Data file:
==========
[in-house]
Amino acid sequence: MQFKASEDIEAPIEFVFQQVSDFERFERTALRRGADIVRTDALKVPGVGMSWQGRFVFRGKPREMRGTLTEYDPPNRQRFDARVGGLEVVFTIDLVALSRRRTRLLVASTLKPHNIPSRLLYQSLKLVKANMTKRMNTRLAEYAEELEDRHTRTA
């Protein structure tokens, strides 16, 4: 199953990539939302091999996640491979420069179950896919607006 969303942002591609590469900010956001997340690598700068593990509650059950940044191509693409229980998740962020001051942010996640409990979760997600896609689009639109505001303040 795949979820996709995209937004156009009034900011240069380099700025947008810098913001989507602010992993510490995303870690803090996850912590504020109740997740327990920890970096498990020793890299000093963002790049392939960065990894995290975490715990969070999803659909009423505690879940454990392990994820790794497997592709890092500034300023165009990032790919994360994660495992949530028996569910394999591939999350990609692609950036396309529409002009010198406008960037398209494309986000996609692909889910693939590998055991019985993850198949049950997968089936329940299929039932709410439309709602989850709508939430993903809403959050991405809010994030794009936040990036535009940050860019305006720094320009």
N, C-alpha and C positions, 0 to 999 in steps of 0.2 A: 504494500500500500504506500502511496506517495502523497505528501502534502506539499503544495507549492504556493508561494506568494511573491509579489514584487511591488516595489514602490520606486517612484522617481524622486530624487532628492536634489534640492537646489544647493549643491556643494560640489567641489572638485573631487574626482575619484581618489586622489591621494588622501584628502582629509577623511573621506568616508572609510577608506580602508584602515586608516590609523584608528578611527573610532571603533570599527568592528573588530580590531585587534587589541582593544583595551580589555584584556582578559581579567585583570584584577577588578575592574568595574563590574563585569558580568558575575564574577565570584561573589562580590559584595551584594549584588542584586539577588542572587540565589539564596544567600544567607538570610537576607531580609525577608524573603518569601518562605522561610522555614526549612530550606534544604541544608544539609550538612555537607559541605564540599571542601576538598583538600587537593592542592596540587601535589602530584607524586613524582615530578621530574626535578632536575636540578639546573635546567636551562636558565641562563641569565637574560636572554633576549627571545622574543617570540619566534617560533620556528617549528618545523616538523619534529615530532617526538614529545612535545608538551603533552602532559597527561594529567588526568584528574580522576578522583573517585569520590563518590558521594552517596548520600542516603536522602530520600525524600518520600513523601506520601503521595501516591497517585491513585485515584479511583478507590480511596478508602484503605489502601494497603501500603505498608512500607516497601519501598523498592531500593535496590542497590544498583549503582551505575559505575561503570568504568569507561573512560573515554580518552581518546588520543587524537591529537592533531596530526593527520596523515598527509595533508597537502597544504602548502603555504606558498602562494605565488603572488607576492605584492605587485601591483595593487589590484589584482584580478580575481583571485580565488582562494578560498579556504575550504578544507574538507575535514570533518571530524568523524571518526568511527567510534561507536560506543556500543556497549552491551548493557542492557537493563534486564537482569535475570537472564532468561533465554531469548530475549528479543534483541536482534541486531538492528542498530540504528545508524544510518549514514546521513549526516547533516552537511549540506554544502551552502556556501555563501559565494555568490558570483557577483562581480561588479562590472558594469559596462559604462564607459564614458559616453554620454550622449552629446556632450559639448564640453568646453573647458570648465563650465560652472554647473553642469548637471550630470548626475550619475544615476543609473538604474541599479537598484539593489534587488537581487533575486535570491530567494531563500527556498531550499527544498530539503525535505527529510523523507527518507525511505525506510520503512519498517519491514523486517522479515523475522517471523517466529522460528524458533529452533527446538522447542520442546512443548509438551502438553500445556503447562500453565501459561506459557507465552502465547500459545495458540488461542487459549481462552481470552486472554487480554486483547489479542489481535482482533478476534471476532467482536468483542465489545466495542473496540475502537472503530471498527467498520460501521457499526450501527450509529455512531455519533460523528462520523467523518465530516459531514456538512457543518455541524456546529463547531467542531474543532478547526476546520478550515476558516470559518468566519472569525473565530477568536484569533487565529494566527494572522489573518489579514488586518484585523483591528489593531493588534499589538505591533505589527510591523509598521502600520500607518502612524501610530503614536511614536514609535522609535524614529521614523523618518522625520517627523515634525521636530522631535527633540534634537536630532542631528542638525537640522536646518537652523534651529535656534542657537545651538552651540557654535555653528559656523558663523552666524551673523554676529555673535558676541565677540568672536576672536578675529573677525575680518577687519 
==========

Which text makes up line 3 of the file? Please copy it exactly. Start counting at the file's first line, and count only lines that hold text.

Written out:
């Protein structure tokens, strides 16, 4: 199953990539939302091999996640491979420069179950896919607006 969303942002591609590469900010956001997340690598700068593990509650059950940044191509693409229980998740962020001051942010996640409990979760997600896609689009639109505001303040 795949979820996709995209937004156009009034900011240069380099700025947008810098913001989507602010992993510490995303870690803090996850912590504020109740997740327990920890970096498990020793890299000093963002790049392939960065990894995290975490715990969070999803659909009423505690879940454990392990994820790794497997592709890092500034300023165009990032790919994360994660495992949530028996569910394999591939999350990609692609950036396309529409002009010198406008960037398209494309986000996609692909889910693939590998055991019985993850198949049950997968089936329940299929039932709410439309709602989850709508939430993903809403959050991405809010994030794009936040990036535009940050860019305006720094320009």